– U.S. jobs
– Didi probe
– Pharma buyout
Progress with caveats. The U.S. economy’s addition of 850,000 jobs in June means about 70% of positions lost in the pandemic have now been regained. Still, there are signs the recovery remains uneven, like the increase in those who have been out of work for at least 27 weeks.
Payrolls rose by only 269,000 in April. May brought a 583,000 increase. The June figure beat economists’ estimates, according to a Reuters survey. Leisure and hospitality added 343,000 jobs. That sector is back in bloom: In recent weeks, the number of U.S. seated restaurant diners finally returned to 2019 levels, according to reservations app OpenTable.
But weaknesses remain. The number of long-term unemployed rose by 233,000 to 4 million. The rate of women who are out of work ticked up, too. Other markers important to the Federal Reserve are also still falling short. For instance, the Black unemployment rate rose slightly to 9.2% last month, a move in the wrong direction. Until disadvantaged groups benefit more, the central bank won’t want to take its foot off the monetary gas. (By Gina Chon)
Beijing powerplay. Didi Global has hit a potential roadblock. Two days after its shares started trading in New York on Wednesday, China’s cyberspace agency revealed a national-security related investigation into the ride-hailing giant. It’s one way for the Chinese Communist Party, which celebrated its 100th anniversary on Thursday, to show it’s still relevant.
The news knocked an initial 9% off Didi’s $79 billion market value, though the stock later recovered somewhat. The company was told it can’t add new users while the probe is ongoing. That’s a minor concern for investors for now. The longer-term question is what to read into the timing.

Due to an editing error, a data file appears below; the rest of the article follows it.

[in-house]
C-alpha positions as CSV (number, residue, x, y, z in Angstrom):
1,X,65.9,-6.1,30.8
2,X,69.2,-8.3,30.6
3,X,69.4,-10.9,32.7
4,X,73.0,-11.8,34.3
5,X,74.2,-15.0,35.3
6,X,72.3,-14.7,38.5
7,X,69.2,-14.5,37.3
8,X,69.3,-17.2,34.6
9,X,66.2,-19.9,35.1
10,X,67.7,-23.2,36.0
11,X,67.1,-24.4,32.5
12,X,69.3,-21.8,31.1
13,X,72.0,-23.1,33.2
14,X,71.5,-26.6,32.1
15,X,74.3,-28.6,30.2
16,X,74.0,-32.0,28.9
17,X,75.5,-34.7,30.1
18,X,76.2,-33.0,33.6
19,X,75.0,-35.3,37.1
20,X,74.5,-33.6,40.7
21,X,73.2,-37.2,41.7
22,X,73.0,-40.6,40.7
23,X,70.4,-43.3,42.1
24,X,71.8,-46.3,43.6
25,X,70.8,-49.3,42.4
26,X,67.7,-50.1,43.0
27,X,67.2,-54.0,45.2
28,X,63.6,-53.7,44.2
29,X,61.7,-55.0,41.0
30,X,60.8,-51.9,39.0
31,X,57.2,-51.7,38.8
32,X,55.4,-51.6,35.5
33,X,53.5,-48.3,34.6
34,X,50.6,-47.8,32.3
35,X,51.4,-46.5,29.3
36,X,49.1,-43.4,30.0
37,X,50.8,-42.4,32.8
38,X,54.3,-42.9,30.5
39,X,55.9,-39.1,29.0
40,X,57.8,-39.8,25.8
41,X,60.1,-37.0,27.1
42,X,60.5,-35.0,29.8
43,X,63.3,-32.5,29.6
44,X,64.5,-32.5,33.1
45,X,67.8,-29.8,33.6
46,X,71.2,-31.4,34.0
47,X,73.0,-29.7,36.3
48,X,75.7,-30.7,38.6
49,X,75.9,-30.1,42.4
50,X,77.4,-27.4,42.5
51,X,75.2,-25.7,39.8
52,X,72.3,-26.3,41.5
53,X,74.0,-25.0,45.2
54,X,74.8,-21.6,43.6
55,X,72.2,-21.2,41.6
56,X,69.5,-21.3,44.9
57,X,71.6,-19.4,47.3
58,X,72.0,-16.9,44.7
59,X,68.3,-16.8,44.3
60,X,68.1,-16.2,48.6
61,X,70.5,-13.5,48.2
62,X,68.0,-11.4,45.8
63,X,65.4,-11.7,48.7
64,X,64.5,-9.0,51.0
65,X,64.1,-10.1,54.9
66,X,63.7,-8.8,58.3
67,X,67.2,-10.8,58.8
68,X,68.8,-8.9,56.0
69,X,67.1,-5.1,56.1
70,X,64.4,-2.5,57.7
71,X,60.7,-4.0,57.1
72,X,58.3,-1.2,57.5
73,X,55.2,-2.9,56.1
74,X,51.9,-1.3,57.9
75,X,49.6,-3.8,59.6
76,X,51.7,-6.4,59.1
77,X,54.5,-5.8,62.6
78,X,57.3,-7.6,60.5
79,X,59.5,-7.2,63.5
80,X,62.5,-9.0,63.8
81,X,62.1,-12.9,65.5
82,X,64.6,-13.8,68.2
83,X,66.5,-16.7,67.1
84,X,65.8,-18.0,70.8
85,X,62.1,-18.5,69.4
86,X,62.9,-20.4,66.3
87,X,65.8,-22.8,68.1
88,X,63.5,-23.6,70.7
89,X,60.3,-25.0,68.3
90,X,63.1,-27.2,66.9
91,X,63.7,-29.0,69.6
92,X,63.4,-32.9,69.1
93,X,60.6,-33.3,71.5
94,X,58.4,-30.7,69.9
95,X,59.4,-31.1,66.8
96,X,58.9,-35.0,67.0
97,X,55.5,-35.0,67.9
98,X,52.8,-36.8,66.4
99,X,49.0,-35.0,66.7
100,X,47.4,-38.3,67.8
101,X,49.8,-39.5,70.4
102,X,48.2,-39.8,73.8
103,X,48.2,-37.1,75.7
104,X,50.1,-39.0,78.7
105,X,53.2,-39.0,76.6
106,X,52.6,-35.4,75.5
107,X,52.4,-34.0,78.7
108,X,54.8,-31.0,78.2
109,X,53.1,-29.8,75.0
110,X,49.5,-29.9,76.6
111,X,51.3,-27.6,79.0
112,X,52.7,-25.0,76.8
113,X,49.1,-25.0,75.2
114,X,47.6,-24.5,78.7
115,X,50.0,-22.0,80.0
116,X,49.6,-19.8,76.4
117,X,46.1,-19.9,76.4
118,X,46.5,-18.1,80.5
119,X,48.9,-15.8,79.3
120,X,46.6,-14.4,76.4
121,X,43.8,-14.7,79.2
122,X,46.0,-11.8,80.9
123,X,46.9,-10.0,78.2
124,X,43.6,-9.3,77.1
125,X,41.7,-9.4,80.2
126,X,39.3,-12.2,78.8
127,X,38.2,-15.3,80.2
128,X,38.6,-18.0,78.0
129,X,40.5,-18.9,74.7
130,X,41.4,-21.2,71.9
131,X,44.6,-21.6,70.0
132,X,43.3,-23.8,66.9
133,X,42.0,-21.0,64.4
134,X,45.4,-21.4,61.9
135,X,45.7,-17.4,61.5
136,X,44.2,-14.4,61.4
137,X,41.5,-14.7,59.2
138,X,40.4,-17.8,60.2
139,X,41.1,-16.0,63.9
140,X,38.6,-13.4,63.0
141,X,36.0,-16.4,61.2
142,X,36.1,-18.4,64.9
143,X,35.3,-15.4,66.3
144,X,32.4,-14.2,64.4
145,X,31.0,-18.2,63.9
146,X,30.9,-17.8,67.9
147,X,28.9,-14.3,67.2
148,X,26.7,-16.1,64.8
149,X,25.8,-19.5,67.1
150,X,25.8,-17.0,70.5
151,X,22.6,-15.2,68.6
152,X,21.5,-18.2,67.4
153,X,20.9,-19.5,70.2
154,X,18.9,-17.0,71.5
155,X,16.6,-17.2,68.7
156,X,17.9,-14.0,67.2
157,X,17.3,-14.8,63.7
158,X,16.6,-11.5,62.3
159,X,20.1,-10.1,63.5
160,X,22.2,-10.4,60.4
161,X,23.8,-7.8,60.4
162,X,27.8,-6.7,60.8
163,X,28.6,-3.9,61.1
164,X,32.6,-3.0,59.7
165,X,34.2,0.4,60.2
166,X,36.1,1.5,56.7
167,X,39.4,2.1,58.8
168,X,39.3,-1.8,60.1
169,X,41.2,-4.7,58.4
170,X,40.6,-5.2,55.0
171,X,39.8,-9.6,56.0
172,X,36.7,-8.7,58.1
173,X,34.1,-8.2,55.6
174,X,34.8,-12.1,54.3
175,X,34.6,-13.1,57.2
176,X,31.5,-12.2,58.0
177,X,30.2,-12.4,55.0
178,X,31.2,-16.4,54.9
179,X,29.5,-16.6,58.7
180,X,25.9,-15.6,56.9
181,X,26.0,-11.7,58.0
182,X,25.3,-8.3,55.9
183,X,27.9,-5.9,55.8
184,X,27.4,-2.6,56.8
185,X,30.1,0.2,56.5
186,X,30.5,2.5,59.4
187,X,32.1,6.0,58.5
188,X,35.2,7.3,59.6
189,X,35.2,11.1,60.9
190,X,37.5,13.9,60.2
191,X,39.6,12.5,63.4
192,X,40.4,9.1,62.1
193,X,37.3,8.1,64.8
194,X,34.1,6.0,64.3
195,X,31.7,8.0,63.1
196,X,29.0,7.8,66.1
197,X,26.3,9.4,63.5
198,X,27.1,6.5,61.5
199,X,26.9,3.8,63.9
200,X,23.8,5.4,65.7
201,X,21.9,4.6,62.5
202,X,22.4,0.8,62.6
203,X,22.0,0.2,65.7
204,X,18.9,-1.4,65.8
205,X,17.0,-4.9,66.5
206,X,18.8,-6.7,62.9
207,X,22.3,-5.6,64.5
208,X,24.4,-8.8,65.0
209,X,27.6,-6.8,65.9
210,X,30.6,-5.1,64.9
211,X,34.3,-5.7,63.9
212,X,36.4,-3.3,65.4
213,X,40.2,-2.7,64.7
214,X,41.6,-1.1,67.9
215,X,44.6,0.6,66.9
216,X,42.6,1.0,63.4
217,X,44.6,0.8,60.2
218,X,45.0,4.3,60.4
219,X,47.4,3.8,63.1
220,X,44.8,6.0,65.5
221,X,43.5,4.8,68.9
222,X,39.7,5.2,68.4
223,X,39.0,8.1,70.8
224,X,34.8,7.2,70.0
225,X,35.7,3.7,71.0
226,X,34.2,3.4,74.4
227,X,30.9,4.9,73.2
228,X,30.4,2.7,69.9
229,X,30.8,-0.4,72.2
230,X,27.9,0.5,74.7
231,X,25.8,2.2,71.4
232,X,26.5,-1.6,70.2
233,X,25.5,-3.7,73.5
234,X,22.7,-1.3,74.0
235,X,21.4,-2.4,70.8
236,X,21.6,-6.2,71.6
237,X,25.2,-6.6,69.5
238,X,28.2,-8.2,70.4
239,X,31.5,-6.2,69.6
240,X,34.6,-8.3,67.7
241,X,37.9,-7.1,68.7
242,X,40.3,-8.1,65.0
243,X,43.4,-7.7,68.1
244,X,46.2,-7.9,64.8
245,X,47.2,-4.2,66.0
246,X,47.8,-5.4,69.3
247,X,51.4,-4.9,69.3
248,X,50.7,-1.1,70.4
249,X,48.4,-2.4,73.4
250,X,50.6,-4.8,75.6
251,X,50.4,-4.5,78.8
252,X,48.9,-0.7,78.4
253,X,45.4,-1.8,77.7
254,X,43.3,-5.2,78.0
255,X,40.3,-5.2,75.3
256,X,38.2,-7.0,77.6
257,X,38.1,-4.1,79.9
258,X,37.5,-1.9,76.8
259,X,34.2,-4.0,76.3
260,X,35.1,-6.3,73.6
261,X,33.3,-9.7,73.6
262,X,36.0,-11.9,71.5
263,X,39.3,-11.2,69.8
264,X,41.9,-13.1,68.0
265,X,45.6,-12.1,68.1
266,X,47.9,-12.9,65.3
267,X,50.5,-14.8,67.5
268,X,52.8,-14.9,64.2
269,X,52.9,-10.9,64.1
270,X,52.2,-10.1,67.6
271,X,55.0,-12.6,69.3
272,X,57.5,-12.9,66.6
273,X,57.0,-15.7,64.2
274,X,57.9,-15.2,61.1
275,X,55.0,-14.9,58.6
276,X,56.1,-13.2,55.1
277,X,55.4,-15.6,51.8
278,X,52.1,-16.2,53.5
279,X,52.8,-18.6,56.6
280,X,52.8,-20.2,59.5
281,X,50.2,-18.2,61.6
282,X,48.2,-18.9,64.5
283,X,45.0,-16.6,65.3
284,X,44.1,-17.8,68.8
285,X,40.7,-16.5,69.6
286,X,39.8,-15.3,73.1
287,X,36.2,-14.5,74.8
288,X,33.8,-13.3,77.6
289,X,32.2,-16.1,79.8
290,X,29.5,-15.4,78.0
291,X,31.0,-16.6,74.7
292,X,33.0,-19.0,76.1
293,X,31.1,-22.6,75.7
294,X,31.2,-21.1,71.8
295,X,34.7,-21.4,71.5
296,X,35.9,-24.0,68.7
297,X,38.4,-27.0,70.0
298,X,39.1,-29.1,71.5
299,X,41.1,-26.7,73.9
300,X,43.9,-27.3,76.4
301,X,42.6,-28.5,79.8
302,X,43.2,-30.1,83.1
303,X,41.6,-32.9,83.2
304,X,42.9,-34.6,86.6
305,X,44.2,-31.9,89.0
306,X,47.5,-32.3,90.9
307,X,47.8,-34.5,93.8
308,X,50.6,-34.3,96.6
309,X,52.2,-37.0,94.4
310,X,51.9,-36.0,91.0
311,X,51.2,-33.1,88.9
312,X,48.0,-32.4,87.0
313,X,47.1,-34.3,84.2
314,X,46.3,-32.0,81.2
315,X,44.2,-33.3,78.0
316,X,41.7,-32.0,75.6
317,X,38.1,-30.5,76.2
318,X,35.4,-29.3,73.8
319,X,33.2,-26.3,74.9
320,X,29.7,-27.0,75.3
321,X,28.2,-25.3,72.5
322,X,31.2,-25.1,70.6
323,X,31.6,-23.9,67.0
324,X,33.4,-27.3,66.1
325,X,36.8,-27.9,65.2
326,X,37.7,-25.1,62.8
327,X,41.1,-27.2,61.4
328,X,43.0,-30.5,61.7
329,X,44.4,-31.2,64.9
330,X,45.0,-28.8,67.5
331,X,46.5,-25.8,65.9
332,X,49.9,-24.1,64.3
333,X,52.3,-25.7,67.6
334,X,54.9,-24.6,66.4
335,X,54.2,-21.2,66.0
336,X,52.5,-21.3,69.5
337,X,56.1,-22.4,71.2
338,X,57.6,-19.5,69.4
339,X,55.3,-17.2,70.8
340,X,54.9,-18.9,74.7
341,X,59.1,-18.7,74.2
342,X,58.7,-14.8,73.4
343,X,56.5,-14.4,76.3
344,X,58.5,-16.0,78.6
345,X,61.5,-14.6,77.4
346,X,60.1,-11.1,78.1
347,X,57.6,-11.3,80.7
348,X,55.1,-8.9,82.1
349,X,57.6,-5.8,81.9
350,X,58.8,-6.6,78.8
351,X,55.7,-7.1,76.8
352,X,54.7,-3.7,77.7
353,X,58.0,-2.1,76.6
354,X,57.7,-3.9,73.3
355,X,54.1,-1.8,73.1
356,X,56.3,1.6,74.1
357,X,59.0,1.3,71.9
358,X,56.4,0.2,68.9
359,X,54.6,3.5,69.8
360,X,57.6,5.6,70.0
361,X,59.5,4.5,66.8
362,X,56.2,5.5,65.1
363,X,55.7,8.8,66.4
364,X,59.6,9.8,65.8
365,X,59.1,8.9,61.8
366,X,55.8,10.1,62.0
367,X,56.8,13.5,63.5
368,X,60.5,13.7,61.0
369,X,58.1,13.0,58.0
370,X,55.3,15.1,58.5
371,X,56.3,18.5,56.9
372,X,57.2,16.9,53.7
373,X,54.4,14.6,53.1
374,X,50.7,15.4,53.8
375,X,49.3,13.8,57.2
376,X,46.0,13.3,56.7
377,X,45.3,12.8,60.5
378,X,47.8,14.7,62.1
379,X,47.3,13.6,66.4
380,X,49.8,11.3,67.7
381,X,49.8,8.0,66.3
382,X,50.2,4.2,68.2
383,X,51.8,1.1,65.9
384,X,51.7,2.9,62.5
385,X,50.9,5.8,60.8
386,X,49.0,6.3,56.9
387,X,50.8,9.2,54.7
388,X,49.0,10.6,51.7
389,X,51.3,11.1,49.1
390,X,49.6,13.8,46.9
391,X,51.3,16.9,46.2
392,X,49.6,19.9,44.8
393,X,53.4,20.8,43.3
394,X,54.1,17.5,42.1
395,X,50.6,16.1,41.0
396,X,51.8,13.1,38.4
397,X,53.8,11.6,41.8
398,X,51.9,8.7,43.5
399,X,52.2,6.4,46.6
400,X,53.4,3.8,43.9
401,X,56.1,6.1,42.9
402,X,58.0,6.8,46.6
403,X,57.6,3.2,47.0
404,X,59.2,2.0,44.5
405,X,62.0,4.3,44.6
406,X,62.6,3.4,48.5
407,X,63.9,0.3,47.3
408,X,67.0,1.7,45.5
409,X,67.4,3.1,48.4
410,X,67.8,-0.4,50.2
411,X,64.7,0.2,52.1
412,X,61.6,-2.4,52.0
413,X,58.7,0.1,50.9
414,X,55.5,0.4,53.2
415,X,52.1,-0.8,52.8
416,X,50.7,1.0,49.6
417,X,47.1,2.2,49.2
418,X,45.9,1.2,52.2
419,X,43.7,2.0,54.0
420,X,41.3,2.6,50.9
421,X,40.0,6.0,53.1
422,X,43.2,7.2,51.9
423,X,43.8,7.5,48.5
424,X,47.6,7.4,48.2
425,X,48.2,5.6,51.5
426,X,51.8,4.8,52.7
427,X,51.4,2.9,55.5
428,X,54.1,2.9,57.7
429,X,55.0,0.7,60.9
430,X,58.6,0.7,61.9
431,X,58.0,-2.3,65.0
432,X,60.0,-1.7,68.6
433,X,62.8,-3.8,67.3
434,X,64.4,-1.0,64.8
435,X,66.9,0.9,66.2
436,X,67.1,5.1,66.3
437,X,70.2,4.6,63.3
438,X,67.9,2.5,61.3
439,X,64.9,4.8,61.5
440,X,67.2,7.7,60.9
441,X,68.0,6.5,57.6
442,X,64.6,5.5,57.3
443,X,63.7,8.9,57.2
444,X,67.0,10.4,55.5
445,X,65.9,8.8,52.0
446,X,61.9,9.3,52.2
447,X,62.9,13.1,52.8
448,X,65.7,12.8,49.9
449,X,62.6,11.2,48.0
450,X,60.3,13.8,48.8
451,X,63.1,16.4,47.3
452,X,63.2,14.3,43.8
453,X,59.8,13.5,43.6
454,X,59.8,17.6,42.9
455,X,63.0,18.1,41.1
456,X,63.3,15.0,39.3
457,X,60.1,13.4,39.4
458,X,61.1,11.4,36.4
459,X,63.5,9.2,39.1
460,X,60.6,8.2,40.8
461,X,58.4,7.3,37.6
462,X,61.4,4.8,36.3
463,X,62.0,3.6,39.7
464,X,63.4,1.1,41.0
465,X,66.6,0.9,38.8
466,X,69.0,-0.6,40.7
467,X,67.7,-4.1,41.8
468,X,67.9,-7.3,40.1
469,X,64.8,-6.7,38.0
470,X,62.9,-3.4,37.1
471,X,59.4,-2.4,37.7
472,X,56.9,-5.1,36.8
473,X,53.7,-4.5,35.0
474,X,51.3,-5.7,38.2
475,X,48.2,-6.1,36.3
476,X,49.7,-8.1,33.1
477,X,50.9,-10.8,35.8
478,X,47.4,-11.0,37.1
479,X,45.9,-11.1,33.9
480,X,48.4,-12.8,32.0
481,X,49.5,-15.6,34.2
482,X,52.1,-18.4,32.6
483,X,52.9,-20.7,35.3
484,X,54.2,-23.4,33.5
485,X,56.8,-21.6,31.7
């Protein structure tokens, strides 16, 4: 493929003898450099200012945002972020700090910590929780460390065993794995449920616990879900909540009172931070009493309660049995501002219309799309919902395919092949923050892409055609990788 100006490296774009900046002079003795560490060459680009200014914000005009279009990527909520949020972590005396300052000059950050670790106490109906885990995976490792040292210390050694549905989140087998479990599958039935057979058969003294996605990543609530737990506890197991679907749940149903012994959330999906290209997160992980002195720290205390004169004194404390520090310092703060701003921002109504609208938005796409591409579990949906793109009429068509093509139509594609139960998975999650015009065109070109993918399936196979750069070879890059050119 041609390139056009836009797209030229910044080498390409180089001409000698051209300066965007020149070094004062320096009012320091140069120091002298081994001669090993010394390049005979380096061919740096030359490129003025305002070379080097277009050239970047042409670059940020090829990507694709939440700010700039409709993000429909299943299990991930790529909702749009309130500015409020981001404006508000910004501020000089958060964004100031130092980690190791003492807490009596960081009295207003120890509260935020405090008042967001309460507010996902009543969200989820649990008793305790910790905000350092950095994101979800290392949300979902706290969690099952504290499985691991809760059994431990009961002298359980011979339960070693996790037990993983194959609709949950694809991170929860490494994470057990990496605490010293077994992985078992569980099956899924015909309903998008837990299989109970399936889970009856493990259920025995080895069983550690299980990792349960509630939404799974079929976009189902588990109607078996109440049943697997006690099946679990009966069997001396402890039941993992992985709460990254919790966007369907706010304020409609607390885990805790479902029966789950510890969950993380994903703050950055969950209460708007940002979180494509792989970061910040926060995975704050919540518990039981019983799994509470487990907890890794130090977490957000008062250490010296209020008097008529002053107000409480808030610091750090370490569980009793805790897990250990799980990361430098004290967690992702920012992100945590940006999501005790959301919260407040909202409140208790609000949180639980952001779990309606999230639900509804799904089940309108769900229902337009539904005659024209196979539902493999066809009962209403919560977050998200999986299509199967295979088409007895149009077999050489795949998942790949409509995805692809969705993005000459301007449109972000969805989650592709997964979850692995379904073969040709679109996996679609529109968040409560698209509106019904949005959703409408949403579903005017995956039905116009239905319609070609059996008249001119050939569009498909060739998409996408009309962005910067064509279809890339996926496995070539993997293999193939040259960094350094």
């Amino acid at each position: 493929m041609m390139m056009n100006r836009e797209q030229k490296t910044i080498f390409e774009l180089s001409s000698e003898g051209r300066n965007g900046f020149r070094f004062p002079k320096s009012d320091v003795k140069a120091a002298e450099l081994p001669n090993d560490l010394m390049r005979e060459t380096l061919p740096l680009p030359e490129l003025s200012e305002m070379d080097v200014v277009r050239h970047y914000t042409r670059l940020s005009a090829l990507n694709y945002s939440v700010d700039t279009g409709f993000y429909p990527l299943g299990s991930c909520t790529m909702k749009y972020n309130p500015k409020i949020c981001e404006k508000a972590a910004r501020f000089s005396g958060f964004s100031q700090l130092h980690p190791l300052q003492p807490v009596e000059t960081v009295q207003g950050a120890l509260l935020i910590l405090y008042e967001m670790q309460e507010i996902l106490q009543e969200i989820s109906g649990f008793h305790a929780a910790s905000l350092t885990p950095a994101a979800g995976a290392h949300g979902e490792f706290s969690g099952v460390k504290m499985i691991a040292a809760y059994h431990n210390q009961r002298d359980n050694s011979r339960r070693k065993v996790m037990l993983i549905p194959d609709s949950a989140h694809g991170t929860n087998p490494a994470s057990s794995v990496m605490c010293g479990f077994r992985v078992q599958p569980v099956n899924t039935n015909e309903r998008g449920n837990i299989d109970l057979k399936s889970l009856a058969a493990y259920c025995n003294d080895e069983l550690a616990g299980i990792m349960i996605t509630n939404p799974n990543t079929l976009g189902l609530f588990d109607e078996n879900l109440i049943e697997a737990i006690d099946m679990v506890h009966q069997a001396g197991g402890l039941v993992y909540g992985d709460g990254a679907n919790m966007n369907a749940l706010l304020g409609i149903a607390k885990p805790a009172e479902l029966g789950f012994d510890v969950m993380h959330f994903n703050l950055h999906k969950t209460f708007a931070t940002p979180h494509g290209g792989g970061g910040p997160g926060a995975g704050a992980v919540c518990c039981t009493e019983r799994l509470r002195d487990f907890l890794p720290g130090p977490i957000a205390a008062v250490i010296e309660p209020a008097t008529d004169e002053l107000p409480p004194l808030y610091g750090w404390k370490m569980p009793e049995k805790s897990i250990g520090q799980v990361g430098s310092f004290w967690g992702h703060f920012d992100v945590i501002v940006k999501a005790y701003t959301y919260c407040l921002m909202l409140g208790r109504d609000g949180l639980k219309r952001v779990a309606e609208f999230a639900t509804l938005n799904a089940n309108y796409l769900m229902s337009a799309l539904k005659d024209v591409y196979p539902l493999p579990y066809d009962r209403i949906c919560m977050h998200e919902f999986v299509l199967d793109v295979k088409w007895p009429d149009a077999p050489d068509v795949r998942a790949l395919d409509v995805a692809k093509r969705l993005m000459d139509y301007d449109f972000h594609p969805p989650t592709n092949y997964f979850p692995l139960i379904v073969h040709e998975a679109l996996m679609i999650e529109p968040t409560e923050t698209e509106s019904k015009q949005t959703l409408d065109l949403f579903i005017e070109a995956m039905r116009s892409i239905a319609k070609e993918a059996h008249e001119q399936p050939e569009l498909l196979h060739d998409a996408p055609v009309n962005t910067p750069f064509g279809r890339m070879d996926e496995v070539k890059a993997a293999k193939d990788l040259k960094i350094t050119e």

It’s almost as if the Chinese leadership can’t bring itself to block most companies from listing in the United States, as it effectively did with Alibaba’s financial offshoot Ant, but wants to send a message: However much money is raised – $4.4 billion in Didi’s initial public offering – and however wealthy insiders become on paper, they’re still beholden to the CCP. (By Richard Beales)
Money cures. Private equity firms are on the hunt. And with $1 trillion sloshing around, the industry is bound to start playing hot potato. That happened Friday, with buyout firm EQT and Goldman Sachs’s asset management group agreeing to buy pharmaceutical outsourcing firm Parexel from Pamplona Capital Management for $8.5 billion.
The Massachusetts-based company’s value has increased some 70% since Pamplona bought it in 2017, likely a much higher return for the buyout firm if it lopped on the typical leverage. Yet there’s a reason these values could continue to rise. That’s largely because there has also been a steady tailwind behind companies like Parexel, which helps drug companies perform research and clinical trials. Drug trials are getting bigger and more complex, and both biotechnology and giant pharma firms increasingly prefer to outsource lab work and clinical trials.
As the pandemic showed, humanity needs more drugs. Parexel – and its new owners – are positioned to capitalize, again. (By Robert Cyran)
In a tangle. When it comes to Chinese cotton, fashion retailers are damned if they do, and damned if they don’t. French prosecutors have opened an investigation into four firms suspected of concealing “crimes against humanity” in the northwest Xinjiang region, where Beijing is accused of forcing Muslim Uyghurs to work. It denies the allegations.
Japan’s Fast Retailing, $93 billion Zara-owner Inditex, France’s SMCP, majority-owned by China’s Shandong Ruyi, and $8 billion Skechers are the targets of the French probe. Given the bulk of Chinese cotton comes from the region, it’s hard to avoid and tracing it is notoriously difficult. Those who have taken a tougher stance, including $34 billion H&M are under Chinese boycott. Other European countries will be under pressure to follow France’s lead. Washington has already been impounding shipments it believes contain Xinjiang thread. Picking a side in the fracas is becoming harder. (By Dasha Afanasieva)